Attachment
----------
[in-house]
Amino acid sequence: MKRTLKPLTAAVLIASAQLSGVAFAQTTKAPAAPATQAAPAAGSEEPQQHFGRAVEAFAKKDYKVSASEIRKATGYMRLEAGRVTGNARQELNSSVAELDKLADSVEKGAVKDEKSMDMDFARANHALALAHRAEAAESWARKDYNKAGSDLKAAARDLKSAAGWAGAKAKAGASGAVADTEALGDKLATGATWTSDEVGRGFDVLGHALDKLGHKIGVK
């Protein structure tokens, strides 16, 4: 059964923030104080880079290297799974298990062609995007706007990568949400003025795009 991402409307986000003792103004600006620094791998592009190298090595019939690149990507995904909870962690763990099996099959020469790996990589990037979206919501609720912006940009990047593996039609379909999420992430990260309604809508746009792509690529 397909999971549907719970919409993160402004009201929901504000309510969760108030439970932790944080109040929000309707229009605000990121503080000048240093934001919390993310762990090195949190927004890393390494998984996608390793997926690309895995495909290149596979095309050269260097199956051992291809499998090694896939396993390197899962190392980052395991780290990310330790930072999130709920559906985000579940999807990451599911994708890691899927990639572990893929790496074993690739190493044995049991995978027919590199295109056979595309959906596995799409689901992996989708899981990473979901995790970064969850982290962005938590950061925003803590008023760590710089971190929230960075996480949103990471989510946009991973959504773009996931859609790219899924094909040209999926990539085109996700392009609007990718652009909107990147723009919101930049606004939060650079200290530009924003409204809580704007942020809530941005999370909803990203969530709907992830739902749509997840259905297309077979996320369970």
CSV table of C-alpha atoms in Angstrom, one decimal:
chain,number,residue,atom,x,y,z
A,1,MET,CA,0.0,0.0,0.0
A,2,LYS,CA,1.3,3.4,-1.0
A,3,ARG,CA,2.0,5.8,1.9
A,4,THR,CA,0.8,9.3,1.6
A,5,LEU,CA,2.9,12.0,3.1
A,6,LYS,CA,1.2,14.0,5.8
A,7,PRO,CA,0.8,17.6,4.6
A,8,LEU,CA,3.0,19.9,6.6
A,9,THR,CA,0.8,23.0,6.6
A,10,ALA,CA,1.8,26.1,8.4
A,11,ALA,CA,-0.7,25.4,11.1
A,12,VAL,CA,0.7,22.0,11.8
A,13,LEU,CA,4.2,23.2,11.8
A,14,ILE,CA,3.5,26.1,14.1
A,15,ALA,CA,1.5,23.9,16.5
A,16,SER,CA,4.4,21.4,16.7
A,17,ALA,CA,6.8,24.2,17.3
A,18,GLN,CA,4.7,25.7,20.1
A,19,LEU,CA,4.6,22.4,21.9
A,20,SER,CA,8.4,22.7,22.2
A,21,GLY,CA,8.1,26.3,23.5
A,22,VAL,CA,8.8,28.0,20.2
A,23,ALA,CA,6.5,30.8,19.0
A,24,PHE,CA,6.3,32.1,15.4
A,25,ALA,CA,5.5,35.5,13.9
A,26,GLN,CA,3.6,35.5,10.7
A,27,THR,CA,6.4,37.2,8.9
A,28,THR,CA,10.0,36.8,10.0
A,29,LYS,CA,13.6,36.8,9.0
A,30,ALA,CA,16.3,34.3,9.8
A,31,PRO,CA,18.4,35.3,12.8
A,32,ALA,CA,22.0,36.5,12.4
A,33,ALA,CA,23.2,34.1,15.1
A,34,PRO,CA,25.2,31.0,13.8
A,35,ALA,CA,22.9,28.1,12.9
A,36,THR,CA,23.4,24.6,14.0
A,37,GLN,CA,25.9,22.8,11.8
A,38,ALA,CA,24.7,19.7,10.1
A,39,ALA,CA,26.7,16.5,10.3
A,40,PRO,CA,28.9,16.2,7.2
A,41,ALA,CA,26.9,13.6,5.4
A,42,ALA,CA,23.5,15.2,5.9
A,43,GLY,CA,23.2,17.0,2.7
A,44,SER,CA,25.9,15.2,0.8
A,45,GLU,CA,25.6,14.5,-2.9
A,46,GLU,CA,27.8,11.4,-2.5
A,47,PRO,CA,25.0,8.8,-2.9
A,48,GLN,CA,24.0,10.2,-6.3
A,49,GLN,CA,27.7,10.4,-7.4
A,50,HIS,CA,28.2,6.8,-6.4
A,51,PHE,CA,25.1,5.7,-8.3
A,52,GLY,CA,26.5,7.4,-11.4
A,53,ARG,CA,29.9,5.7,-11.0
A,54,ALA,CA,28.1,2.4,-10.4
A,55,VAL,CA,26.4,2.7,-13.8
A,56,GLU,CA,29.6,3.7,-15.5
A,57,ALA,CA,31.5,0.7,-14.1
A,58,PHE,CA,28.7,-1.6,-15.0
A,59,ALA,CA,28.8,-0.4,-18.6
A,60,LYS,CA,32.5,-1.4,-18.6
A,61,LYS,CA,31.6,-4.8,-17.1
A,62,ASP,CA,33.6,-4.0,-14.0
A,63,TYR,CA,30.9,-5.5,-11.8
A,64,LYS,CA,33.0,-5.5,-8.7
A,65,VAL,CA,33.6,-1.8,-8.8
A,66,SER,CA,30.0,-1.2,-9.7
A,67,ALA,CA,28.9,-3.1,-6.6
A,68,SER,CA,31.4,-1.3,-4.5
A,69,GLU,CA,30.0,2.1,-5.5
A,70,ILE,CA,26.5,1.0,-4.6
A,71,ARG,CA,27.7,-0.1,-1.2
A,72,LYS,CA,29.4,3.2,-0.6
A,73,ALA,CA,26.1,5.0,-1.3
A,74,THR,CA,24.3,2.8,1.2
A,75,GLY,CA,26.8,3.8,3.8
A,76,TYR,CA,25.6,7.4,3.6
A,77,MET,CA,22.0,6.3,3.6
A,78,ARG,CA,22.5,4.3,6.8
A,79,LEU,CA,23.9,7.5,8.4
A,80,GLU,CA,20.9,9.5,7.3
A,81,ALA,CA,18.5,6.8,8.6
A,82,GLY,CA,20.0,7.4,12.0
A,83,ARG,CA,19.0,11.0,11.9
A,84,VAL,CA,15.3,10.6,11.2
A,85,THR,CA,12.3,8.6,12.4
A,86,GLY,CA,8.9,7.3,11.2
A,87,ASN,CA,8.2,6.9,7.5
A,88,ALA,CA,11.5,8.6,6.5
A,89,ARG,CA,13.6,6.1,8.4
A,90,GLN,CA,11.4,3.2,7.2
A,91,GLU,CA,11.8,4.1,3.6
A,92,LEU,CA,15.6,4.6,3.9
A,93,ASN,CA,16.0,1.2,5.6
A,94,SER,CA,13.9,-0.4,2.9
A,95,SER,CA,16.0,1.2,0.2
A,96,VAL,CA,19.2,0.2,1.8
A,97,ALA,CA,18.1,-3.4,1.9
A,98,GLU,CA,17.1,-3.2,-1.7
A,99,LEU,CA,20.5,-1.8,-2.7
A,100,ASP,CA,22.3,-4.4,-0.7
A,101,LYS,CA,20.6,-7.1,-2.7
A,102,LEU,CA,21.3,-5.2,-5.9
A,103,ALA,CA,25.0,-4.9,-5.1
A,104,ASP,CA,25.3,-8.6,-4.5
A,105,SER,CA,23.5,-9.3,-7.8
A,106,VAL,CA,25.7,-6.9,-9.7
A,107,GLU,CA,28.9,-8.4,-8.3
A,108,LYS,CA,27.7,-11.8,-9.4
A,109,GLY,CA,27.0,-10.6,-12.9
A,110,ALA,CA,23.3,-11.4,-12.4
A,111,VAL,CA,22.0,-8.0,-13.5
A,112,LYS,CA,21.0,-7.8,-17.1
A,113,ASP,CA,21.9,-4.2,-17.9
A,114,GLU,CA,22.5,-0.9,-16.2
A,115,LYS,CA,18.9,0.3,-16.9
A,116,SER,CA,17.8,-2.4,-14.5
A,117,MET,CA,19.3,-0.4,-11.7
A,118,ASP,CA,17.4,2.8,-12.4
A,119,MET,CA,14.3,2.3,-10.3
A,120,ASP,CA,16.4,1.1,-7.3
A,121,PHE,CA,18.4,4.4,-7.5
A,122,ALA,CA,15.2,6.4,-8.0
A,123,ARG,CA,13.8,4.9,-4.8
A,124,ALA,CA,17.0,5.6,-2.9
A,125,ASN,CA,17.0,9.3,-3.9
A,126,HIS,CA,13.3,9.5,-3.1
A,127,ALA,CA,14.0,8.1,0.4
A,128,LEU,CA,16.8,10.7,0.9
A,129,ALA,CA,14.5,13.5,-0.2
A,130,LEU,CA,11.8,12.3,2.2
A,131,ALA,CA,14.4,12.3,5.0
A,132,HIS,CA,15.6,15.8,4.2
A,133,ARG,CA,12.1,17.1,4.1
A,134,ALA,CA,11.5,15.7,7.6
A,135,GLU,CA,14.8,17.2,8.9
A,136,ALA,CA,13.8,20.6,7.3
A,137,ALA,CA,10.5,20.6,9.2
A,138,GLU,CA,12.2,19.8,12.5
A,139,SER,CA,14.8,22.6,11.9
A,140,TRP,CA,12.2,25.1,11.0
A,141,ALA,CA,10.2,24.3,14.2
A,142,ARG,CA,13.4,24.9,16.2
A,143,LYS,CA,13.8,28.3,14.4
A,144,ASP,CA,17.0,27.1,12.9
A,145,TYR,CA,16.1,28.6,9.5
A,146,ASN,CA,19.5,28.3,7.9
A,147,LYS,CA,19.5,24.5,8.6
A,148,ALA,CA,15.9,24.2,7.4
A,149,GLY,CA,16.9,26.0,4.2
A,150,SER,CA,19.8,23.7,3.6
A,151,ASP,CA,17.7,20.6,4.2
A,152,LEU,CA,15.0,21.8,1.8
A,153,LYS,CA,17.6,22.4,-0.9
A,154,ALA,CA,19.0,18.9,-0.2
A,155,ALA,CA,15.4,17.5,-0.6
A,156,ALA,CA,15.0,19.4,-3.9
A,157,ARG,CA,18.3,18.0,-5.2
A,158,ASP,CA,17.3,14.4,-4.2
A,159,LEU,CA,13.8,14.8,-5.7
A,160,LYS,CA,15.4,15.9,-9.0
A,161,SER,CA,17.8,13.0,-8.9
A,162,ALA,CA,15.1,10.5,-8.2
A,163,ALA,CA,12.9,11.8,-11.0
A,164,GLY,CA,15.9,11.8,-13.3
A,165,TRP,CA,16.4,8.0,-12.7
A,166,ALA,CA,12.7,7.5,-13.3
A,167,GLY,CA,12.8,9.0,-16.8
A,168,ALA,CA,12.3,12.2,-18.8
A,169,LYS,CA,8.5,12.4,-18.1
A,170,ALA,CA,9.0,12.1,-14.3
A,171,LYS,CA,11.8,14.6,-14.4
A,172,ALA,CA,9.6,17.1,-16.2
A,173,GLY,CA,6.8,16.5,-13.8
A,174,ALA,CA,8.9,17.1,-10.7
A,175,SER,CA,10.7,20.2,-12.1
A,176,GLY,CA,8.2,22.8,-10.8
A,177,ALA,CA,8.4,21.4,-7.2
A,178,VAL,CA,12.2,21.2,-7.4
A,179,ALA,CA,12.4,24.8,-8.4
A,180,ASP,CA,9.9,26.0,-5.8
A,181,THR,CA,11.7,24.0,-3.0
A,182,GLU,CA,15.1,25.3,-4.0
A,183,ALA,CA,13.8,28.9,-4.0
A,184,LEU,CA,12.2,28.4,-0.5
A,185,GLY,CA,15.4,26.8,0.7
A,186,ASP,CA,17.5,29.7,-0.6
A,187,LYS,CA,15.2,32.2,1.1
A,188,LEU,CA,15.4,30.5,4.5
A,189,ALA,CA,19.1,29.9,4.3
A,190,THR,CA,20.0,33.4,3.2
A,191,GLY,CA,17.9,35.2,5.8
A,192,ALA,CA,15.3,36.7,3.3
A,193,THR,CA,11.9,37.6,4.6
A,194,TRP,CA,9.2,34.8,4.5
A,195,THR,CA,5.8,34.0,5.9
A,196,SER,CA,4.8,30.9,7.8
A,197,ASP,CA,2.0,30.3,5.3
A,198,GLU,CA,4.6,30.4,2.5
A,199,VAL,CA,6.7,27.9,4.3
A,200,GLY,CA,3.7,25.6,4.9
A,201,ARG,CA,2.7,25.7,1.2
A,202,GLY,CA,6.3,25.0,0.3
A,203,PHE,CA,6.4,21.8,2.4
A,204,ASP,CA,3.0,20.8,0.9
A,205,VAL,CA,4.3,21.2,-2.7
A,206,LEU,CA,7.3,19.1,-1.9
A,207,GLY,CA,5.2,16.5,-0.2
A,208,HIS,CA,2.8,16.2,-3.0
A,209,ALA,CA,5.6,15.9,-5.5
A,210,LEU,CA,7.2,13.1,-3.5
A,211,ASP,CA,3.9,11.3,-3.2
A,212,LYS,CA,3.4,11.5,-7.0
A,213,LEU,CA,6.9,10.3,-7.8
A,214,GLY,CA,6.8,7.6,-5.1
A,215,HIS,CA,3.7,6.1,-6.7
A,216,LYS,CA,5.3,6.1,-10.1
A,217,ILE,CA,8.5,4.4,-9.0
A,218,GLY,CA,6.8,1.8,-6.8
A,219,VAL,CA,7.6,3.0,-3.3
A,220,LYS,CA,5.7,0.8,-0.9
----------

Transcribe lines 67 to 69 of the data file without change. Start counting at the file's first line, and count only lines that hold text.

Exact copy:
A,62,ASP,CA,33.6,-4.0,-14.0
A,63,TYR,CA,30.9,-5.5,-11.8
A,64,LYS,CA,33.0,-5.5,-8.7